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The Federal Reserve responds to crises: September 11th was not the first

  • Christopher J. Neely

A primary purpose of the Federal Reserve Act of 1913 was to prevent banking panics by establishing the Federal Reserve System to function as a lender of last resort. Other types of financial crisis require similar response, however, and the Federal Reserve has repeatedly used its capacity to generate liquidity to insulate the economy from crises in financial markets. The Fed's response to the terrorist attacks of September 11, 2001 is the most recent example of this. This paper reviews the Fed's responses to crises and potential crises in financial markets. The cases of the stock market crash of 1987, the Russian default and the September 11th attack are studied.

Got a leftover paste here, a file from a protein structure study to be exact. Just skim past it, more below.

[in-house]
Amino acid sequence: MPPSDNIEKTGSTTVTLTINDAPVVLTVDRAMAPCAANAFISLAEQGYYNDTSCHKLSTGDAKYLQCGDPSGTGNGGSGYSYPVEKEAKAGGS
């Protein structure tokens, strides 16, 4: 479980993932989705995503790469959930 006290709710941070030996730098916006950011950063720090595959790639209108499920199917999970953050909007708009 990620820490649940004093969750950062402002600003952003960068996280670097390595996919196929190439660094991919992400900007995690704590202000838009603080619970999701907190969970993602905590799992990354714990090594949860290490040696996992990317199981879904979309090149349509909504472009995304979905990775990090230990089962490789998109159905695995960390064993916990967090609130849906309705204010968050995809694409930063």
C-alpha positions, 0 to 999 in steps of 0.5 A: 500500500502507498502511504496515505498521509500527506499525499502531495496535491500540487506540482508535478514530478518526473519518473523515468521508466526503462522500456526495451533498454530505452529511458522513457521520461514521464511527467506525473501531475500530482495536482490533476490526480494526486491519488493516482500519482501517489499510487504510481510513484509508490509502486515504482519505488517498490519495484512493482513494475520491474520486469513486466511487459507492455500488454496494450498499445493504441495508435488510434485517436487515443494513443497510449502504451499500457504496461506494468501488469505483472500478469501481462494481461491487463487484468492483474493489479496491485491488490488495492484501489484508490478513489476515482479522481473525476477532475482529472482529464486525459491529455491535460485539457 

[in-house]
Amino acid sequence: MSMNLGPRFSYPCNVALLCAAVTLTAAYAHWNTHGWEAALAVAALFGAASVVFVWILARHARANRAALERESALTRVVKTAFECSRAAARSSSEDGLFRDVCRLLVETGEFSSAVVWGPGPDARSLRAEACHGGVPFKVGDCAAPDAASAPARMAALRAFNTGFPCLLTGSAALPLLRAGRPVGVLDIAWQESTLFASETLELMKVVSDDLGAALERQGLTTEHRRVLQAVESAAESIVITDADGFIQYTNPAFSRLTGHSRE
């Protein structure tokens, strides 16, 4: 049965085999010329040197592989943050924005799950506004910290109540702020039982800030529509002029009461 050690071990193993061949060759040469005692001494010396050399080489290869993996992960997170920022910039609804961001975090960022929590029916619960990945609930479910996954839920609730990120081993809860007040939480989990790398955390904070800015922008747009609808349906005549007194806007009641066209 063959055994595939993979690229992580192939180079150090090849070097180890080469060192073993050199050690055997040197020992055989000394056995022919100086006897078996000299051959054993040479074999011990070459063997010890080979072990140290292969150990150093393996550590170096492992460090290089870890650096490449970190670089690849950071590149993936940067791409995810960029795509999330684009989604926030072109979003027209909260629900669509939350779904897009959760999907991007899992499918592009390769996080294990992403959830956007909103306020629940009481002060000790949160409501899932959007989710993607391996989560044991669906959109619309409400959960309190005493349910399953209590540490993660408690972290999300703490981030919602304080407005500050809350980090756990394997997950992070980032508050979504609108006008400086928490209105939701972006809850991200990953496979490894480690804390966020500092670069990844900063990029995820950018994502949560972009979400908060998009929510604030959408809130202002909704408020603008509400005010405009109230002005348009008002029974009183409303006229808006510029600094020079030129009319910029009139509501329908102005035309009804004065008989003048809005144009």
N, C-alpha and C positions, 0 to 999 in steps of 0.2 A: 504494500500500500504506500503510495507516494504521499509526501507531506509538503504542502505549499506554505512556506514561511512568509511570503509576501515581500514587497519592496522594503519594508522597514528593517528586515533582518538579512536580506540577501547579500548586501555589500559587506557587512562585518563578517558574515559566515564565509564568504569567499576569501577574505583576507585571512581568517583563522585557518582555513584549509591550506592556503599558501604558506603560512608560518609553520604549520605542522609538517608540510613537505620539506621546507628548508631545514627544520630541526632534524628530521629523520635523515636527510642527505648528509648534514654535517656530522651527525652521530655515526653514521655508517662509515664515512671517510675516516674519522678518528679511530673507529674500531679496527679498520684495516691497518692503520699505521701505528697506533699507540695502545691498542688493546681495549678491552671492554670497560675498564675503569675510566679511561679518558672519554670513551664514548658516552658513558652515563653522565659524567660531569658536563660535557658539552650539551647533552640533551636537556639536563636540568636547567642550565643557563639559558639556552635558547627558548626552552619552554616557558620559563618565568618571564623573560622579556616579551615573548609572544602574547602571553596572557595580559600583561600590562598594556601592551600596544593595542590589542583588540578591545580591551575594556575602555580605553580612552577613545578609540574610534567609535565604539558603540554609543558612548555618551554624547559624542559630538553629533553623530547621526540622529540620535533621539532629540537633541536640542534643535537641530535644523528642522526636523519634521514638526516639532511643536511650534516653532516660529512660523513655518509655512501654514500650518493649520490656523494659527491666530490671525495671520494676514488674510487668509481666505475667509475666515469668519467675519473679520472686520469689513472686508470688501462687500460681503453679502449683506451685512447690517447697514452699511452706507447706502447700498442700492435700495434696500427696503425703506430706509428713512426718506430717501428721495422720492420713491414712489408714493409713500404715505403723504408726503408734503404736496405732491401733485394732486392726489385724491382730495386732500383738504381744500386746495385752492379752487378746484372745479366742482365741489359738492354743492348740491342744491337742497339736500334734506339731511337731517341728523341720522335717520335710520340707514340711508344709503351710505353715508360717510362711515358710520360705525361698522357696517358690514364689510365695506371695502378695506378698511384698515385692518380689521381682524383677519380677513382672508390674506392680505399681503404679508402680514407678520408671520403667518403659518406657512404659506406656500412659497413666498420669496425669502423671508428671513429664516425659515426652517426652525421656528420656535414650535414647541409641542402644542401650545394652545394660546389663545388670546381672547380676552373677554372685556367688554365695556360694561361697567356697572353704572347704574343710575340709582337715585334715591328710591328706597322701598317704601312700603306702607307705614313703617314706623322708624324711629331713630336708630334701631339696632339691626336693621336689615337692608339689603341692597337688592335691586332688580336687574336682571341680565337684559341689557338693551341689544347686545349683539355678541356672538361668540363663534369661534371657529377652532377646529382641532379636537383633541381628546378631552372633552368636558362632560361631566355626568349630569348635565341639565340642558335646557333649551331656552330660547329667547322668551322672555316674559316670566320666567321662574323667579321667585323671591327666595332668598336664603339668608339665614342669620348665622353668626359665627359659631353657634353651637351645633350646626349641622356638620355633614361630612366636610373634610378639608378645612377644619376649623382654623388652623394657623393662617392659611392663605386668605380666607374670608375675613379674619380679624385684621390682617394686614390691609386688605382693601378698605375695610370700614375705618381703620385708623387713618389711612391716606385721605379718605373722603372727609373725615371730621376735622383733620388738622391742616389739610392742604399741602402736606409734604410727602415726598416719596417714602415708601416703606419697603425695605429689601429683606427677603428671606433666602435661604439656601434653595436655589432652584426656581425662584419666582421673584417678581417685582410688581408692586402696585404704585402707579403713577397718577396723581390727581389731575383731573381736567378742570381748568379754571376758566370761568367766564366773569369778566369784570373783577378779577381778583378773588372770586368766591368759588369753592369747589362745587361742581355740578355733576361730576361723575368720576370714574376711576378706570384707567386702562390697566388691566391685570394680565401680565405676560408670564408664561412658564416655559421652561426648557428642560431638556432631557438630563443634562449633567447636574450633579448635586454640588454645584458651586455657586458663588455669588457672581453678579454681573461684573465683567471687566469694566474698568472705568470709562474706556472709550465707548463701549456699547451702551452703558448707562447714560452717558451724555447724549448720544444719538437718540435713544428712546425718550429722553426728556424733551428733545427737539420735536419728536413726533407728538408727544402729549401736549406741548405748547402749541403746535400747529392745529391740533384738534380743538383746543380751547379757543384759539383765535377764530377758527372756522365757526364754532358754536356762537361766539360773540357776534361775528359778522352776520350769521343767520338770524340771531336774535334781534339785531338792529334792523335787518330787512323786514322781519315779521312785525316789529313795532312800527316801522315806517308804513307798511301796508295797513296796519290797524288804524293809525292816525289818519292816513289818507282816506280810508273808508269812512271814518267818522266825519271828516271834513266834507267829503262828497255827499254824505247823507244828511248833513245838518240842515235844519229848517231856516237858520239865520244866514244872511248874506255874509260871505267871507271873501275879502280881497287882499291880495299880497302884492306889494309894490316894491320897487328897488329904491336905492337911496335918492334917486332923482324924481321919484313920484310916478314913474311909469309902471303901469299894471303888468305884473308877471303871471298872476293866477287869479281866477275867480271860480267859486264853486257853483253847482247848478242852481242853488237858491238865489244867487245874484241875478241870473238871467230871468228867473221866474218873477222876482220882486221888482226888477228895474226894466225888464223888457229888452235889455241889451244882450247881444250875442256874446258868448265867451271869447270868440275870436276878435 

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Paper provided by Federal Reserve Bank of St. Louis in its series Working Papers with number 2003-034.

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Date of creation: 2003
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Publication status: Published in Federal Reserve Bank of St. Louis Review, March/April 2004, 86(2), pp. 27-42
Handle: RePEc:fip:fedlwp:2003-034
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